Tribal Government & News

House passes bill to amend Grand Ronde Reservation Act

12.06.2016 Dean Rhodes Tribal Council, Federal Government

WASHINGTON, D.C. – After more than six years of work, the Confederated Tribes of Grand Ronde is one step away from streamlining the process of how it takes land into trust.

On Tuesday, Dec. 6, the U.S. House of Representatives approved amendments to the Grand Ronde Reservation Act that mirror those already approved by the Senate.

All that is missing for the amendments to become law is the signature of President Barack Obama.

“The Confederated Tribes of Grand Ronde would like to thank the Oregon delegation for their support in advancing this important piece of legislation,” Tribal Council Chairman Reyn Leno said.

The Senate bill, introduced by Oregon Sen. Ron Wyden and co-sponsored by Oregon Sen. Jeff Merkley, was approved on July 14, 2016, and sent to the House of Representatives.

The House bill was sponsored by Oregon Rep. Kurt Schrader.

“This legislation is supported by the commissioners in Polk, Tillamook and Yamhill counties, who, like us, are focused on making their governments more efficient and using their revenues more wisely,” Leno said. “This legislation will enable the Tribe to more efficiently move the land it owns into reservation status, which is historically a very complex and time-consuming process.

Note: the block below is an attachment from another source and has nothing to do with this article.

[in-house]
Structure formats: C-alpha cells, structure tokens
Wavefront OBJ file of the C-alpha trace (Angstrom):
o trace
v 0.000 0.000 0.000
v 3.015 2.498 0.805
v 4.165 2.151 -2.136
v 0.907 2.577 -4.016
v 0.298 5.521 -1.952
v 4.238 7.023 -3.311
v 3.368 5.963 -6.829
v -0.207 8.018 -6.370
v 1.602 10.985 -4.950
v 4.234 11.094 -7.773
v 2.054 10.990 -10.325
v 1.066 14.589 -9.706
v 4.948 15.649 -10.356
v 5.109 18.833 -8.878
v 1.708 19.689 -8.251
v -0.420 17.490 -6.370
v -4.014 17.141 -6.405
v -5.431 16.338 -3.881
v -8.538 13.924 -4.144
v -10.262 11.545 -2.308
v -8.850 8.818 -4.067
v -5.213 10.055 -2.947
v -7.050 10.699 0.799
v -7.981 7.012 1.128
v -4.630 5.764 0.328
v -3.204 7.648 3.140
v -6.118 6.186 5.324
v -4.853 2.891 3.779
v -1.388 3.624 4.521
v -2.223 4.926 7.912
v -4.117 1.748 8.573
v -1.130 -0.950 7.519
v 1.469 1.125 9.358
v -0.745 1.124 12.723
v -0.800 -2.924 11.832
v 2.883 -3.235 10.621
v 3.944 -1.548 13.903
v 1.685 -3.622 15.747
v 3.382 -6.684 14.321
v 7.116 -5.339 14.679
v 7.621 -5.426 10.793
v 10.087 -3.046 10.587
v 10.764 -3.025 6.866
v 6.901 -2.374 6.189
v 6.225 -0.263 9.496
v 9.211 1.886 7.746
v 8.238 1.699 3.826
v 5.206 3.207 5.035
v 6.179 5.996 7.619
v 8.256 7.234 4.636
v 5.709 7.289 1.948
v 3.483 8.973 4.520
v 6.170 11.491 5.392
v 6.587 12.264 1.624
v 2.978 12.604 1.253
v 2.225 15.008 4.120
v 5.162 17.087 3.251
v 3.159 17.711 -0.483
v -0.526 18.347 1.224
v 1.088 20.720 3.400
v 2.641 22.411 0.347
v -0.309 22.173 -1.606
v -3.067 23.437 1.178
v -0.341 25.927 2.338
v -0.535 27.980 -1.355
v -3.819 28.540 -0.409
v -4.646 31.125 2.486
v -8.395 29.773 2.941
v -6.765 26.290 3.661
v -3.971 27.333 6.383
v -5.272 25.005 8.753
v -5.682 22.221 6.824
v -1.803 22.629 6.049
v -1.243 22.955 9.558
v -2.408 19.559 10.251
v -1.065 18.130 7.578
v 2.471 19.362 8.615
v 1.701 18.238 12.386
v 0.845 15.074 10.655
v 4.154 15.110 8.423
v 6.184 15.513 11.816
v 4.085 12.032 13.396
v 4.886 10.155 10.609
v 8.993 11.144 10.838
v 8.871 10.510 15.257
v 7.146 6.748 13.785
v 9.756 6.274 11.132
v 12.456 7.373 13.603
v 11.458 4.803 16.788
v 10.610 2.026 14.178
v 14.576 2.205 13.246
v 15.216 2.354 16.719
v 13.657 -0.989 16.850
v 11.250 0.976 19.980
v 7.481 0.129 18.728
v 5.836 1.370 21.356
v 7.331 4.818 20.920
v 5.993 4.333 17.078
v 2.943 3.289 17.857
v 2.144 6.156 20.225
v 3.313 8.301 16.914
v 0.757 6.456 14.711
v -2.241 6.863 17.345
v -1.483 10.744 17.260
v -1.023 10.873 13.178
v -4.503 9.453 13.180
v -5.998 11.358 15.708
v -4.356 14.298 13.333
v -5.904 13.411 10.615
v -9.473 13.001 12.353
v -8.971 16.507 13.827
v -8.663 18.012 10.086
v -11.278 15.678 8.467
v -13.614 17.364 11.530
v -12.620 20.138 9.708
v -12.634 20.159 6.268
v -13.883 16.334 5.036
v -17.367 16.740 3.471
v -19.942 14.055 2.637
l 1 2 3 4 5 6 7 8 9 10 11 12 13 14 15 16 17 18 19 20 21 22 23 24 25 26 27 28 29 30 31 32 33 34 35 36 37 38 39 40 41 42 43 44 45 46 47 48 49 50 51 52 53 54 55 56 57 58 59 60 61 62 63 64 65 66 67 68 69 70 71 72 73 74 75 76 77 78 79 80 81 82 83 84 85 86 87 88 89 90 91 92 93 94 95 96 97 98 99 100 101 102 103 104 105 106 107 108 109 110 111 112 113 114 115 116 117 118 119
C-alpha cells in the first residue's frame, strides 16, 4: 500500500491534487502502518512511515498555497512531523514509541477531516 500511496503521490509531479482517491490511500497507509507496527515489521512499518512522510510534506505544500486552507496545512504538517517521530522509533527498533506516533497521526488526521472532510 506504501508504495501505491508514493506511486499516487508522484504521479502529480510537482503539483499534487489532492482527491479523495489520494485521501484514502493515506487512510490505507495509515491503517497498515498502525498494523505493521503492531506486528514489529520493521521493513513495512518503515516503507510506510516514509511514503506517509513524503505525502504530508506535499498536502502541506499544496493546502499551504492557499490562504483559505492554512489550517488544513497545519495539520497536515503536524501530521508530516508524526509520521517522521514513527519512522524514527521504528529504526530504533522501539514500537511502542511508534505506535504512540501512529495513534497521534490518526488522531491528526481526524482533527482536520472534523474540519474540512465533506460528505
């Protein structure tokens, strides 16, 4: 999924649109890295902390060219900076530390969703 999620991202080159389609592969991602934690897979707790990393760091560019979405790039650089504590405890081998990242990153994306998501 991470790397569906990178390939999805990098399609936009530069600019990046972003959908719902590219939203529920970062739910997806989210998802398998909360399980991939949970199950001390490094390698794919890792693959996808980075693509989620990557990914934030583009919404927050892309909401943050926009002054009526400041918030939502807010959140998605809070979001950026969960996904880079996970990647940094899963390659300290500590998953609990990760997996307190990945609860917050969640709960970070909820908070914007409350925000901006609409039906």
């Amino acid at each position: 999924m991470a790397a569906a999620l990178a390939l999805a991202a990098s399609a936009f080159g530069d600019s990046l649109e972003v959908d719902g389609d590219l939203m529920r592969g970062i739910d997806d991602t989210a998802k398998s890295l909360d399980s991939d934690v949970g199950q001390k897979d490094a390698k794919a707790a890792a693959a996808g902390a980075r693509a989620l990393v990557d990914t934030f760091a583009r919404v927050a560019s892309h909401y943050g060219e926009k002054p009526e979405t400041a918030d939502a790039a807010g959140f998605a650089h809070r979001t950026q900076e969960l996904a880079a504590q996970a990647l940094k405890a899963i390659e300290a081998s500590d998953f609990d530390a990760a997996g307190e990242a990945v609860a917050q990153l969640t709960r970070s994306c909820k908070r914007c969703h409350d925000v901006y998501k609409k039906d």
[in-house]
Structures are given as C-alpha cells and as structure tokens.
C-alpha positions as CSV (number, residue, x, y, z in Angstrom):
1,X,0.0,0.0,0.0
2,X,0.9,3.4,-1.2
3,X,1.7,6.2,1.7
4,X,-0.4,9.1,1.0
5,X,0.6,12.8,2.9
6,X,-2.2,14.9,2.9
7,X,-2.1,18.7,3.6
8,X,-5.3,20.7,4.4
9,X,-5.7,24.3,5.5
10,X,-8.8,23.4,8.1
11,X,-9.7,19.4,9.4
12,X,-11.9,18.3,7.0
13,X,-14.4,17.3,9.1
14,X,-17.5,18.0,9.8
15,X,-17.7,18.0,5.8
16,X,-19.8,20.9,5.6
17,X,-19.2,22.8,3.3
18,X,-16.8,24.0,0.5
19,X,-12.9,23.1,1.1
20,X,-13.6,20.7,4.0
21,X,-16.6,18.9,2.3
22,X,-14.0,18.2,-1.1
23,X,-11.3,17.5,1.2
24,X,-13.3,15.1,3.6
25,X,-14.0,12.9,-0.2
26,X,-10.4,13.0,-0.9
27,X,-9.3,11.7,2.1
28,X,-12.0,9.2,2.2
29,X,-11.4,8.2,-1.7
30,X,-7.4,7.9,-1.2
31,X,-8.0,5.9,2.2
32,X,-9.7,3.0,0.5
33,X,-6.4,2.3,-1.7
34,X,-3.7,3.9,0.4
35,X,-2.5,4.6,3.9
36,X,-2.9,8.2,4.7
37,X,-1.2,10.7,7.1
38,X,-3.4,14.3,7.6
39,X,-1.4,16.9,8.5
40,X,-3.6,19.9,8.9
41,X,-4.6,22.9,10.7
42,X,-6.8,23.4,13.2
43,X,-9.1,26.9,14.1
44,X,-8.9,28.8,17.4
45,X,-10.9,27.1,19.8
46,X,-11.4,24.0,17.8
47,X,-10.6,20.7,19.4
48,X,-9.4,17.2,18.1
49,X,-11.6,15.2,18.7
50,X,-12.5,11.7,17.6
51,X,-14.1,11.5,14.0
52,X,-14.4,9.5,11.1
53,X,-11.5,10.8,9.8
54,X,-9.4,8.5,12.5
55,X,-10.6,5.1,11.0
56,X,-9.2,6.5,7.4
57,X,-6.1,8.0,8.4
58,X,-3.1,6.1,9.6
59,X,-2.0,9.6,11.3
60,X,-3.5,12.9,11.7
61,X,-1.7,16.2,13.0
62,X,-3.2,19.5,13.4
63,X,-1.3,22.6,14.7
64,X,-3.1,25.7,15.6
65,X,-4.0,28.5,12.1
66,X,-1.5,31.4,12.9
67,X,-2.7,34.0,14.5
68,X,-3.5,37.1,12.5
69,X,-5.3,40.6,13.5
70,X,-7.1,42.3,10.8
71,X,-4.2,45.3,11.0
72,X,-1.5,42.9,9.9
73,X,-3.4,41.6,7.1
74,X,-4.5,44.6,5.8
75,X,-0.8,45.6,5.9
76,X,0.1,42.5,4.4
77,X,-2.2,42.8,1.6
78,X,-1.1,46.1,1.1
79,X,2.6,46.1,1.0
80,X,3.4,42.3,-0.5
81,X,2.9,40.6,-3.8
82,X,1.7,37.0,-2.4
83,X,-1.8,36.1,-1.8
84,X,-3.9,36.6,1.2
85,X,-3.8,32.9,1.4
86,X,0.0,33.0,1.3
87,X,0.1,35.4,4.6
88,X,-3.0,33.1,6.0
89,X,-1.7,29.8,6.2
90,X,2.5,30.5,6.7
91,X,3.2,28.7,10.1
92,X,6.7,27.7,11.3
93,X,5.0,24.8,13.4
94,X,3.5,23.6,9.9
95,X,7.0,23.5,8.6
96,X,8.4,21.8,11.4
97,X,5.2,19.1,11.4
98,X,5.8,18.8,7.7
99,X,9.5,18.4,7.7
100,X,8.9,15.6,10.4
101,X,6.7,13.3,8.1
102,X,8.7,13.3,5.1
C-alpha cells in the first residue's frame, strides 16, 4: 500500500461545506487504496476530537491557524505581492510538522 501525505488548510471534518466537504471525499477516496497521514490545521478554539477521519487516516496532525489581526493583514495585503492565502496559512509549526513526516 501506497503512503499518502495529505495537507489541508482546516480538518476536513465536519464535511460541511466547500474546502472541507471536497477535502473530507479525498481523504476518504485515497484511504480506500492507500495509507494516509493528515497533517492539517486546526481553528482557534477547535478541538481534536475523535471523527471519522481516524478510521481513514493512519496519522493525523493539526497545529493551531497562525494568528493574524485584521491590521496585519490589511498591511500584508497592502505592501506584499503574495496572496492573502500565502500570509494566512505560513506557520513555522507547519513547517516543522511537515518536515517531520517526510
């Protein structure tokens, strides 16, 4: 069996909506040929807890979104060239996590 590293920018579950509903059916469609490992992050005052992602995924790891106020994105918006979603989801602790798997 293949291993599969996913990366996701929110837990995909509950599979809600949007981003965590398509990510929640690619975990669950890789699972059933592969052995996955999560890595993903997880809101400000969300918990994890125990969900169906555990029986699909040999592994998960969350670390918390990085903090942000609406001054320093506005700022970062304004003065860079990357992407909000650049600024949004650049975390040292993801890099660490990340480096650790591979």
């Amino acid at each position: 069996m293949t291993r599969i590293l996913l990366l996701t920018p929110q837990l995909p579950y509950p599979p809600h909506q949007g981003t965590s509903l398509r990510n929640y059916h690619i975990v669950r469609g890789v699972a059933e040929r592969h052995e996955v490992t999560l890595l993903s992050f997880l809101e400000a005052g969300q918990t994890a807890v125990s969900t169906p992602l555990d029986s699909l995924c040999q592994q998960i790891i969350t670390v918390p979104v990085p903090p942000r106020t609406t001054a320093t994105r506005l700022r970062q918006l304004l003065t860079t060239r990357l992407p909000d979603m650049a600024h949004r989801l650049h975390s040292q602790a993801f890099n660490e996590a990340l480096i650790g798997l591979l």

“The Tribe and its neighboring counties continue to work cooperatively as partners in this and other matters that improve the quality of life for our members and the people of the West Valley.”

The amendments, once signed by President Obama, will end the current two-step process that requires the Grand Ronde Tribe take each piece of former reservation land into trust with approval from the Bureau of Indian Affairs and then request the land be designated reservation land by Congress.

The amendment will allow the Grand Ronde Tribe to combine the two-step process for real property that is within the boundaries of its original 69,100-acre reservation established in 1857.

“The Tribe is hampered in its efforts to restore land within its original reservation by a lengthy and cumbersome Bureau of Indian Affairs process,” Leno said. “After it acquires a parcel in fee, the Tribe must prepare a fee-to-trust application package for the BIA. Then BIA processes the application as an ‘on-reservation acquisition’ or an ‘off-reservation acquisition.’

“Because the Tribe does not have exterior reservation boundaries (instead, it has distinct parcels deemed reservation through legislation), all parcels are processed under the more rigorous off-reservation acquisition regulations – even if the parcel is located within the boundaries of the original reservation.

“After the land is accepted into trust, the Tribe must take an additional step of amending its Reservation Act through federal legislation to include the trust parcels in order for land to be deemed reservation land. Grand Ronde has been forced to come to the U.S. Congress three times in the last 20 years to amend its Reservation Act to secure reservation status for its trust lands. This process is unduly time-consuming, expensive and bureaucratic, and often takes years to complete.”

The amendment states that all real property taken into trust within the boundaries of the original reservation after Sept. 9, 1988, will be considered reservation land.

In addition, the amendment prohibits the use of any land taken into trust to be used for any gaming activity unless it is located within two miles of Spirit Mountain Casino.

Leno said passage of the legislation will save the Tribe and federal government time and money by streamlining the process.

The Tribe has been working on getting amendments to the Grand Ronde Reservation Act enacted since the summer of 2010.